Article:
Debunking the Five Most Ridiculous Assertions About E-Cigarettes

Assertions about e-cigarettes run the gamut from factual, misinformed, overly positive, and just downright stupid. The latter is the easiest to run with because it's so damn sensational…and easily debunked. Here are our favorites…


1. Nicotine Juice is Extremely Dangerous

A recent New York Times article contended that e-liquid is just poison by the barrel, and that title alone sparked E-Fer Madness across the Interwebz. Since then, reams of articles have fretted about hundreds of cases of people poisoned by it, whether from ingesting the e-liquid, puffing like a maniac, or spilling it on themselves in their sleep.

The truth: E-liquid is not for drinking nor is it a topical oil. There's hundreds of chemical products in every American home that if ingested or poured onto the skin would make for a real bummer of a night. Most people poisoned by juice via ingestion are kids. Kids are also known to eat shit and drink Drain-O if left to their own devices.

Poisoning by inhalation is also easily debunked. Puffing on nicotine for three hours straight makes you nauseous? No way! Smoking regular cigarettes for three hours straight will do the same exact thing! That also applies to drinking, marijuana, excessive jogging, oversleeping, playing Grand Theft Auto V , and every other activity if done in excess. Moderation has always been the key, and e-cigs are no different.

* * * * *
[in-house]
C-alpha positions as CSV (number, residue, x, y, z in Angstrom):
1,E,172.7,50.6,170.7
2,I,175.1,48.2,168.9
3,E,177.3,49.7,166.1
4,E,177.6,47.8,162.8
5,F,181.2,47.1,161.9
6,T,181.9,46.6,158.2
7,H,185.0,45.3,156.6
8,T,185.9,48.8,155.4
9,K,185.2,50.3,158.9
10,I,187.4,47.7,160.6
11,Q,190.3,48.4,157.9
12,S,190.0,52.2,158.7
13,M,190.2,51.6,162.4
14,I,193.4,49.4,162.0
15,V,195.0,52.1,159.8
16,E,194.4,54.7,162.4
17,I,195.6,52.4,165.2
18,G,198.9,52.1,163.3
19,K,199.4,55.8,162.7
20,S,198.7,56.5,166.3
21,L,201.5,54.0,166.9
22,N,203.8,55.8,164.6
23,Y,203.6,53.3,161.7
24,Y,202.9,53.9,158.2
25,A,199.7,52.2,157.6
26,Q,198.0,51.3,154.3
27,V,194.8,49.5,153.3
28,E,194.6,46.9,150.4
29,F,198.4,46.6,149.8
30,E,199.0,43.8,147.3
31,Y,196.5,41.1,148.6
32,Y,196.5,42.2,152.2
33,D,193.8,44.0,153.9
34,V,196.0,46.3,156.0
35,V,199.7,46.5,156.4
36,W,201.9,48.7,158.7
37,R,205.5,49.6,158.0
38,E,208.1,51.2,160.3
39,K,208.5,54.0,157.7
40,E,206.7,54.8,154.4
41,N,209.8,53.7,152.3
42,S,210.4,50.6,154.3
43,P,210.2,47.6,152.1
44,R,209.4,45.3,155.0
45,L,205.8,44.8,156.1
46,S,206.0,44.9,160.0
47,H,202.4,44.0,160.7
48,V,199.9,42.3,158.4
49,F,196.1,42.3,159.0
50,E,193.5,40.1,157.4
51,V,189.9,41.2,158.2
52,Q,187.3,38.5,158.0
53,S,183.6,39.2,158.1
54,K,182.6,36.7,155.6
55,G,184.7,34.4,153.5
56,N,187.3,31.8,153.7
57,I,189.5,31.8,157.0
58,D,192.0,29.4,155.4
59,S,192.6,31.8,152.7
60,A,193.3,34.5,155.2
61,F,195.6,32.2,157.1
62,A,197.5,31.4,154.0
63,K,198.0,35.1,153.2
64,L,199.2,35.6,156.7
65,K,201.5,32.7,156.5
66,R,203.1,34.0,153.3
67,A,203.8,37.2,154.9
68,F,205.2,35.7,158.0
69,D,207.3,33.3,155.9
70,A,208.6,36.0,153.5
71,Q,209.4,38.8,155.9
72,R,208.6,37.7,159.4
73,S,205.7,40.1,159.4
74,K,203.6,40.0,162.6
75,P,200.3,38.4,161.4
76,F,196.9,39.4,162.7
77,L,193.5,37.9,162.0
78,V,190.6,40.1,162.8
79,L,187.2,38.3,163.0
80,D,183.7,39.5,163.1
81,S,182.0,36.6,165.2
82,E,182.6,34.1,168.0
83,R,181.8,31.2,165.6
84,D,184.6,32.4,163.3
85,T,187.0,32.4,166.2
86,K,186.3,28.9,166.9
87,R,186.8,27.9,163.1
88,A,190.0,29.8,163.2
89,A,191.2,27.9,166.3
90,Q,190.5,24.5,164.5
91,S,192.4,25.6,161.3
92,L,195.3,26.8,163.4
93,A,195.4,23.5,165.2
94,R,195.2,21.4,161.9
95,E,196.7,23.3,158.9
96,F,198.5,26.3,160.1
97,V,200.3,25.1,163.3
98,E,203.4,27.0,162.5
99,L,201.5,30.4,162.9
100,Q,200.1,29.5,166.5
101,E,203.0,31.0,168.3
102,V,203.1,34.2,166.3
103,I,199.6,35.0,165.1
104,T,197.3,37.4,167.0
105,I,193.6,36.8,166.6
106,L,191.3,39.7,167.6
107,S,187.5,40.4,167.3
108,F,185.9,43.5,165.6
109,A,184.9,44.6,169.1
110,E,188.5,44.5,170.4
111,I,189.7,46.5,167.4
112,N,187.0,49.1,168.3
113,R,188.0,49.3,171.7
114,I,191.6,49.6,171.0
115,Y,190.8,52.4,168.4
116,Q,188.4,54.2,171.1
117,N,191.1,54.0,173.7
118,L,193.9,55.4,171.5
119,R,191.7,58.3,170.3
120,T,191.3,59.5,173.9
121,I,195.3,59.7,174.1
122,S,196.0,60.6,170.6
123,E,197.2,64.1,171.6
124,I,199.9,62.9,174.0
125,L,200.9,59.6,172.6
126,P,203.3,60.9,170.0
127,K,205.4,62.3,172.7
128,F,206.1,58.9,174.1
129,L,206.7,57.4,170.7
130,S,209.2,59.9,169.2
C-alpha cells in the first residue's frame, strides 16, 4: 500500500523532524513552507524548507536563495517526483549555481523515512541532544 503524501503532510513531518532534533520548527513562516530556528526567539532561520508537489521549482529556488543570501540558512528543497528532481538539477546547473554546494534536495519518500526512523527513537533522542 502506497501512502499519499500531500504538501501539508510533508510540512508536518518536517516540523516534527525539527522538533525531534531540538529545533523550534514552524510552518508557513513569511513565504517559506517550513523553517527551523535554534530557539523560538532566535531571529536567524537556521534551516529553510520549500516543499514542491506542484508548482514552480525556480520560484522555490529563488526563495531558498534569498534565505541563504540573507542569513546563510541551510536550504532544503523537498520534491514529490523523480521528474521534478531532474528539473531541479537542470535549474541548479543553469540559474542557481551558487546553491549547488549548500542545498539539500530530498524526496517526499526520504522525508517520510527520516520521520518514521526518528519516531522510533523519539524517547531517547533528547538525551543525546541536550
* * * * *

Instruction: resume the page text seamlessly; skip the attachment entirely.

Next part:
One of the few articles to point out this obvious fact quoted someone with little clout these days–a Big Tobacco man. Jason Healy, the president of Lorillard Inc.'s Blu E-cigs Unit, told the Winston-Salem Journal, “The product is for adult smokers, and therefore the responsibility for children's safety falls on the parents, just like bleaches and prescription medications…The focus should be on parenting and education, and not regulation.”

2. Exhaled Vapor is Equivalent to Second Hand Smoke

Oh no! Pull the fire alarm! We don't know the affects of second-hand vapor and we're all gonna diiie!

The Huffington Post wrote a laughable piece on the possible dangers of second-hand vapor, and that's not even counting when they wondered if it's safe to “bogart an e-cig” or why people have “got to” smoke in the first place. They examined an admittedly small study by Wolfgang Schober of the Bavarian Health and Food Safety Authority that found exhaled vapor worsened the indoor air quality and increase the concentration of nicotine, PAHs, and aluminum in the room. Well, sure: if you're hanging out in a vape shop with 10 other people puffing away, it might get a little hazy. But for the average person that doesn't vape, it won't affect them since it dissipates almost instantly and the amount of nicotine released after a person has already inhaled is minute. You'll get more nicotine in your system if you eat an eggplant for dinner.

Time Magazine quoted a study from Nicotine and Tobacco Research that “found…e-cigarettes are a source of second-hand exposure to nicotine, but not of other compounds released when tobacco is burned.” They also pointed out that the amount of nicotine was 10 times less than tobacco smoke. Pretty sure that when folks worry about real second-hand smoke, it's not the nicotine they're concerned about.
3. E-Cigarettes Don't Actually Help People Quit Smoking